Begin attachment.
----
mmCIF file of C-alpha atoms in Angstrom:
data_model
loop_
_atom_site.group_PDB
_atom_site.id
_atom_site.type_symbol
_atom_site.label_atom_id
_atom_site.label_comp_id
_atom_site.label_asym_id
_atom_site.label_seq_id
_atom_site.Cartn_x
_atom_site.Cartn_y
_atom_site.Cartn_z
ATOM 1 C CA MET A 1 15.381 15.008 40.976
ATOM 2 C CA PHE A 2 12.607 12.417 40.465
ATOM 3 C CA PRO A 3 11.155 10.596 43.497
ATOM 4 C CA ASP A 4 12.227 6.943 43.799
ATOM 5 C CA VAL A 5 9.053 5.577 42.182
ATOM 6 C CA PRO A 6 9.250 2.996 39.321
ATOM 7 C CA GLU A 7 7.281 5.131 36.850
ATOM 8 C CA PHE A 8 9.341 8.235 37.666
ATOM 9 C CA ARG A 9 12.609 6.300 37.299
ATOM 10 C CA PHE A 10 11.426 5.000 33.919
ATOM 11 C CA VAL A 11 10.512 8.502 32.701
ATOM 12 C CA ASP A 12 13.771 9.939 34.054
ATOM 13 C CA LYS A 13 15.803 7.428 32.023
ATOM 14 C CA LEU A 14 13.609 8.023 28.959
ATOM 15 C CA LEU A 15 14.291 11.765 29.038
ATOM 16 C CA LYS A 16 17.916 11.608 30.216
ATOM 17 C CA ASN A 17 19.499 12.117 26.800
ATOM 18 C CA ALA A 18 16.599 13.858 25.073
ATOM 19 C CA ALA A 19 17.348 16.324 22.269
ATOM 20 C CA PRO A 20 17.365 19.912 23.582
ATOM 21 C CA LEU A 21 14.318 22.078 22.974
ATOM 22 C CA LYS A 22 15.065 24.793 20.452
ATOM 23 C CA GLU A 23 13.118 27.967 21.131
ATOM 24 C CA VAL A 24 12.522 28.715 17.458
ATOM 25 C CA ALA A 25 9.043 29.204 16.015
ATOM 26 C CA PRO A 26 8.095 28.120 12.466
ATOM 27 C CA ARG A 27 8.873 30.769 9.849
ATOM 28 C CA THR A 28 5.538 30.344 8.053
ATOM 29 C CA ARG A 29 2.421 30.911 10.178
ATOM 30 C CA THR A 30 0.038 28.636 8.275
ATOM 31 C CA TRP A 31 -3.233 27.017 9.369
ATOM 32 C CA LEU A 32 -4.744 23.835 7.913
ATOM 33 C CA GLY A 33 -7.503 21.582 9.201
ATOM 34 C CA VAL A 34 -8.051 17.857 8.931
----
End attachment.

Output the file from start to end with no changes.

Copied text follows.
mmCIF file of C-alpha atoms in Angstrom:
data_model
loop_
_atom_site.group_PDB
_atom_site.id
_atom_site.type_symbol
_atom_site.label_atom_id
_atom_site.label_comp_id
_atom_site.label_asym_id
_atom_site.label_seq_id
_atom_site.Cartn_x
_atom_site.Cartn_y
_atom_site.Cartn_z
ATOM 1 C CA MET A 1 15.381 15.008 40.976
ATOM 2 C CA PHE A 2 12.607 12.417 40.465
ATOM 3 C CA PRO A 3 11.155 10.596 43.497
ATOM 4 C CA ASP A 4 12.227 6.943 43.799
ATOM 5 C CA VAL A 5 9.053 5.577 42.182
ATOM 6 C CA PRO A 6 9.250 2.996 39.321
ATOM 7 C CA GLU A 7 7.281 5.131 36.850
ATOM 8 C CA PHE A 8 9.341 8.235 37.666
ATOM 9 C CA ARG A 9 12.609 6.300 37.299
ATOM 10 C CA PHE A 10 11.426 5.000 33.919
ATOM 11 C CA VAL A 11 10.512 8.502 32.701
ATOM 12 C CA ASP A 12 13.771 9.939 34.054
ATOM 13 C CA LYS A 13 15.803 7.428 32.023
ATOM 14 C CA LEU A 14 13.609 8.023 28.959
ATOM 15 C CA LEU A 15 14.291 11.765 29.038
ATOM 16 C CA LYS A 16 17.916 11.608 30.216
ATOM 17 C CA ASN A 17 19.499 12.117 26.800
ATOM 18 C CA ALA A 18 16.599 13.858 25.073
ATOM 19 C CA ALA A 19 17.348 16.324 22.269
ATOM 20 C CA PRO A 20 17.365 19.912 23.582
ATOM 21 C CA LEU A 21 14.318 22.078 22.974
ATOM 22 C CA LYS A 22 15.065 24.793 20.452
ATOM 23 C CA GLU A 23 13.118 27.967 21.131
ATOM 24 C CA VAL A 24 12.522 28.715 17.458
ATOM 25 C CA ALA A 25 9.043 29.204 16.015
ATOM 26 C CA PRO A 26 8.095 28.120 12.466
ATOM 27 C CA ARG A 27 8.873 30.769 9.849
ATOM 28 C CA THR A 28 5.538 30.344 8.053
ATOM 29 C CA ARG A 29 2.421 30.911 10.178
ATOM 30 C CA THR A 30 0.038 28.636 8.275
ATOM 31 C CA TRP A 31 -3.233 27.017 9.369
ATOM 32 C CA LEU A 32 -4.744 23.835 7.913
ATOM 33 C CA GLY A 33 -7.503 21.582 9.201
ATOM 34 C CA VAL A 34 -8.051 17.857 8.931